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After readin your post a second time I came to realize one thing, The languageyou use in the first sentence is not even understandeble to me being non english, but the easier explanation after it is and this made me think of your later example, someone building a website. The language used to build a website would be "universal", say HTML, meaning it would be the same no matter where the participants in the discussion come from, while in your other example about sailing, each language has its own vocabulary for diffent sailing terms. it might be very easy to shoot "loose the cunningham" but you might have an ever so experianced sailor onboard who is not english, he might acutally not get it as fast as he should. When you look at some teams who race Dragons (an international sail boat type) you find mixed crews sometimes, and after they have trained and raced togheter for a while you find them developing there very own language some times, it would not have much mening to others, but it fills a function, fast and effective, and this has to be the main point in any discussion. Use the right language no matter in what situation you are.
Thx for the time.

Posted by classicyachting on July 3, 2007 06:07 PM

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Tom and Classicyachting make excellent points. When we speak, we typically try to use the language that will be most meaningful to our listeners. If that means saying "left" instead of "port" while sailing, or coming up with an agreed upon shared word for a team that speaks different languages, so be it.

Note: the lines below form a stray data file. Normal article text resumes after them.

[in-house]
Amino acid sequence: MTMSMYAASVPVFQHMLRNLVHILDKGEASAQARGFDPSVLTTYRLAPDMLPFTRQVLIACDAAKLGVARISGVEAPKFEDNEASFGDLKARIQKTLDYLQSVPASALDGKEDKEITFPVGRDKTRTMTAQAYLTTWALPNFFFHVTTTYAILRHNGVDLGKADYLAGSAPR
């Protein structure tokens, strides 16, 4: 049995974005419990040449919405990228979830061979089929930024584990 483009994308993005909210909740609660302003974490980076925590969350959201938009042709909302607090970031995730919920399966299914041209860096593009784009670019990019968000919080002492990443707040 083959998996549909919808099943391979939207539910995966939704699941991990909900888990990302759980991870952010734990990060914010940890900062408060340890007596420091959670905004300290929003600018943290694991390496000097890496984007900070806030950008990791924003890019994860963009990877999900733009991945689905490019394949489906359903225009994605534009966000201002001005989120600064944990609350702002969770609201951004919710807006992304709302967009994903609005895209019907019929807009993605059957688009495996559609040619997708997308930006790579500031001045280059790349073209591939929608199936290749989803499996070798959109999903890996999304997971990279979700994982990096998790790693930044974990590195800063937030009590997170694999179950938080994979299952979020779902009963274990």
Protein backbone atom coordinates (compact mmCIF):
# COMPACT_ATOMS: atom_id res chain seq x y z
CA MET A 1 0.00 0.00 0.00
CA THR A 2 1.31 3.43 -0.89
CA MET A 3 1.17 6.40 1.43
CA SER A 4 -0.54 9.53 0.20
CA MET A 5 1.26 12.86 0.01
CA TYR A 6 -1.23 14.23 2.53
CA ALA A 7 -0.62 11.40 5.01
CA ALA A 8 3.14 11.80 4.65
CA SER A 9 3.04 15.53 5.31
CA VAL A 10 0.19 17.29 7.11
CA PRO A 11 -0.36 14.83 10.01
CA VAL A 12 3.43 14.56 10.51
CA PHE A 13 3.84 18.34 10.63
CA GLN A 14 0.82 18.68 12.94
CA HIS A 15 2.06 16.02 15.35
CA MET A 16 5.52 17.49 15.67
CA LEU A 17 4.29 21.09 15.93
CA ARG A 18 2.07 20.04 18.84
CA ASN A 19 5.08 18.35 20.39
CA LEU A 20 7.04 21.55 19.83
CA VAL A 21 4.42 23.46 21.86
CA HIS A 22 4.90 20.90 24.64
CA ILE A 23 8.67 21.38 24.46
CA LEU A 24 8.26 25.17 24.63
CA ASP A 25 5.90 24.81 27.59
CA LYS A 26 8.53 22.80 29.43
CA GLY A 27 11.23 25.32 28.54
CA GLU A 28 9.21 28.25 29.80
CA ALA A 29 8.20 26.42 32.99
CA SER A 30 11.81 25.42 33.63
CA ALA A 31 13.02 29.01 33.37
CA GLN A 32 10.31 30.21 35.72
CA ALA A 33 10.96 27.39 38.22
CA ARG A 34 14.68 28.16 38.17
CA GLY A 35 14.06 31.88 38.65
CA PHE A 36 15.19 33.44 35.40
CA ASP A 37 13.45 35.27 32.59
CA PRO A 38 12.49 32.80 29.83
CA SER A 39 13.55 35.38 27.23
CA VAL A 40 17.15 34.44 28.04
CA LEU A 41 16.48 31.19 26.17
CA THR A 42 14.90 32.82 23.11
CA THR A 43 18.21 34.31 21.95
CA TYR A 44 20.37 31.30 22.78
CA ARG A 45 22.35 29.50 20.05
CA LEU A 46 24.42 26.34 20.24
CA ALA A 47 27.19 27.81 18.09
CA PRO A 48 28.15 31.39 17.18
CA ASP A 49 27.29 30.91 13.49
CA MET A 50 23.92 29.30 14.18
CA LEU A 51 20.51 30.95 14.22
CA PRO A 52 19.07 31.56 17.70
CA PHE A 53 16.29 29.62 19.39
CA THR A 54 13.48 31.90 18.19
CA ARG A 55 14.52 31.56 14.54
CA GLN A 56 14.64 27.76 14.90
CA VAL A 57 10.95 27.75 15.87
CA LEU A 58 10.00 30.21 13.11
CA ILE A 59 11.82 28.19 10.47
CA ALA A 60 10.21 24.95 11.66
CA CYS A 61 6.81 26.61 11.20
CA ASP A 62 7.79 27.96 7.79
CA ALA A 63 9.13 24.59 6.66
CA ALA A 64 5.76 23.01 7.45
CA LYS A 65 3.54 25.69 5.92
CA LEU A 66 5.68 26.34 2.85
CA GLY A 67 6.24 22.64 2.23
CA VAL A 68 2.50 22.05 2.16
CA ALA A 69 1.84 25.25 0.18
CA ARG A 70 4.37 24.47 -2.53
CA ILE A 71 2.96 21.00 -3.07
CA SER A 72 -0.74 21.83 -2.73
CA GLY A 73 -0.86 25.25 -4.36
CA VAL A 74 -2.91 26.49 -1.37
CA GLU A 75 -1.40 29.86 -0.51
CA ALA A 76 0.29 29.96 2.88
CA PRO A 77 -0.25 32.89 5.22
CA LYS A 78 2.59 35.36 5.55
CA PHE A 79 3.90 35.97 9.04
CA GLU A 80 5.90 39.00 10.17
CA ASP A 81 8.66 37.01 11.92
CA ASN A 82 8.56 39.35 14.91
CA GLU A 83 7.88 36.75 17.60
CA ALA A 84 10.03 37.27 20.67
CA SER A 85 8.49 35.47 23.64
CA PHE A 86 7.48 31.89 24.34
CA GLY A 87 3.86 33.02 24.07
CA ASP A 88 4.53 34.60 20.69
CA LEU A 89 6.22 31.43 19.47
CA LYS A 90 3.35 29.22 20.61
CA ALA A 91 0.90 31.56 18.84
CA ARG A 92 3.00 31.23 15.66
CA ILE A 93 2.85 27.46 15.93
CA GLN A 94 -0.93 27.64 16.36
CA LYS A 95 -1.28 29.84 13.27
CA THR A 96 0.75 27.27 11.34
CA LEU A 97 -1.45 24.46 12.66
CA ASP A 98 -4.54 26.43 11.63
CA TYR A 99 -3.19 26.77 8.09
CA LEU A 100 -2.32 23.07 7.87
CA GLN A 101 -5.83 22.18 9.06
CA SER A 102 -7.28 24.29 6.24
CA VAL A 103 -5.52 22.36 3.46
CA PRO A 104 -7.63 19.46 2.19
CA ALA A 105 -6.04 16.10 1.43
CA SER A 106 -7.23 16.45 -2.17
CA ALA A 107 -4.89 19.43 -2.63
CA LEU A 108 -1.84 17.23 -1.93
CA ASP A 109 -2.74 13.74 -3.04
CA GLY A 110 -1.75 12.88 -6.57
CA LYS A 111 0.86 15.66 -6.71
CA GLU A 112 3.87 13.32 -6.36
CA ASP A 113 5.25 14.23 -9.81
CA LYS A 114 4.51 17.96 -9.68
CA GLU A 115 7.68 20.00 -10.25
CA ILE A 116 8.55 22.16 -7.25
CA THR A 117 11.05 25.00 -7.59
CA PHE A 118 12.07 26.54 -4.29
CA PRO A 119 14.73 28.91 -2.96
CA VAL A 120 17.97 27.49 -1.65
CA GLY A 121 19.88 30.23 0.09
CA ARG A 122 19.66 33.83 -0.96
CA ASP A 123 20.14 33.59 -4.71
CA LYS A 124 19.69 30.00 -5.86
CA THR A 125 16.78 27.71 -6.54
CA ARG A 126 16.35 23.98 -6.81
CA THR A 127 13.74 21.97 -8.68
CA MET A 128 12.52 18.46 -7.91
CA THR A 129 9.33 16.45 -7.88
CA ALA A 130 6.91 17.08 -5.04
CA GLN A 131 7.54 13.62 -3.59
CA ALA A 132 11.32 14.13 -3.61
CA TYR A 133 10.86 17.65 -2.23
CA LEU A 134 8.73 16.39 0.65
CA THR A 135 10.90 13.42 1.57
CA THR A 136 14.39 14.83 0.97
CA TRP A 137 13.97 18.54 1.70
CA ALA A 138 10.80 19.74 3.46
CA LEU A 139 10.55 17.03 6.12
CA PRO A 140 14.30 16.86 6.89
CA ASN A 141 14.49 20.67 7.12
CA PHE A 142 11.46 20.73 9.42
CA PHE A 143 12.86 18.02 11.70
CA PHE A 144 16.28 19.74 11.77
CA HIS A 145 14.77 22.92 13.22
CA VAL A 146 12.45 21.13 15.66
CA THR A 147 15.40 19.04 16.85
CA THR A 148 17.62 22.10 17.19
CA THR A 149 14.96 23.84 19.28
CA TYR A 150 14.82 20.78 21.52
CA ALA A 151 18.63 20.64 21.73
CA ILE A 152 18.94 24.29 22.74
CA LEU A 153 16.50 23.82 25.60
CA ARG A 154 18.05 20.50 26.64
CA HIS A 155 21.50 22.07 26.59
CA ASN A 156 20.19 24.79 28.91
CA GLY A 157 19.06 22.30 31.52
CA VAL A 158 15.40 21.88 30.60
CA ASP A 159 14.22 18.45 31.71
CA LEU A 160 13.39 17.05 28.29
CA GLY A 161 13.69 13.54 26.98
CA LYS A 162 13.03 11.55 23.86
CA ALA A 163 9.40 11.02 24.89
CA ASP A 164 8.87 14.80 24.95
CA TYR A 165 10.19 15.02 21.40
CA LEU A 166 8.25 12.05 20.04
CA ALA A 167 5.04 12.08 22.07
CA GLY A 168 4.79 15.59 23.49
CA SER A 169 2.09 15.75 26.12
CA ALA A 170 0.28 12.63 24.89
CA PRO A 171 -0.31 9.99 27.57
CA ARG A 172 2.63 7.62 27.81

We can do the same when we write for the Web. If word X is more exact, but word Y will be understood by a larger portion of your reading audience, then use Y. What comes to us naturally in conversation can, with some thought, also be applied to our writing.

This also serves to remind us that the first W in WWW stands for World. Many of our readers, such as the last commenter did not grow up speaking English. If we're writing in English but are trying to reach a global readership, it is especially important to keep things simple. This doesn't mean we must dumb it down, only that we should stick to core vocabulary, that which is more likely to be learned by foreign speakers, and avoid topically technical terminology.

Posted by Heidi Cool on July 3, 2007 07:50 PM

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Excellent point of keeping the language or core vocabulary targeted to the majority as there are more people that don't speak the dominant language learning.

Perhaps I'm a little of target here but I'm assuming this site is related to web development and one of the most important aspects on any home webpage is the compelling and captivating heading to draw the reader into the copy.

Am I missing the point?

Anyway since learning how to implement good old method of compelling sales copy I've increased sales and lists on every one of my websites and can't complain.

My best to all.

Posted by Mark A Briody - Website Designer on August 30, 2008 12:16 PM

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Pretty much what I wanted to read. In fact, specialized vocabulary building is important for students who wish to get into a particular field. There are some tips to build your vocabulary I would like to point you readers to:
Ten tips to build your vocabulary
Also
Vocaboly, the vocabulary builder application

Posted by Lenin Nair on October 29, 2008 03:20 AM

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Posted by: hac4 (Heidi Cool) March 23, 2006 10:39 AM | Comments (10) | Trackback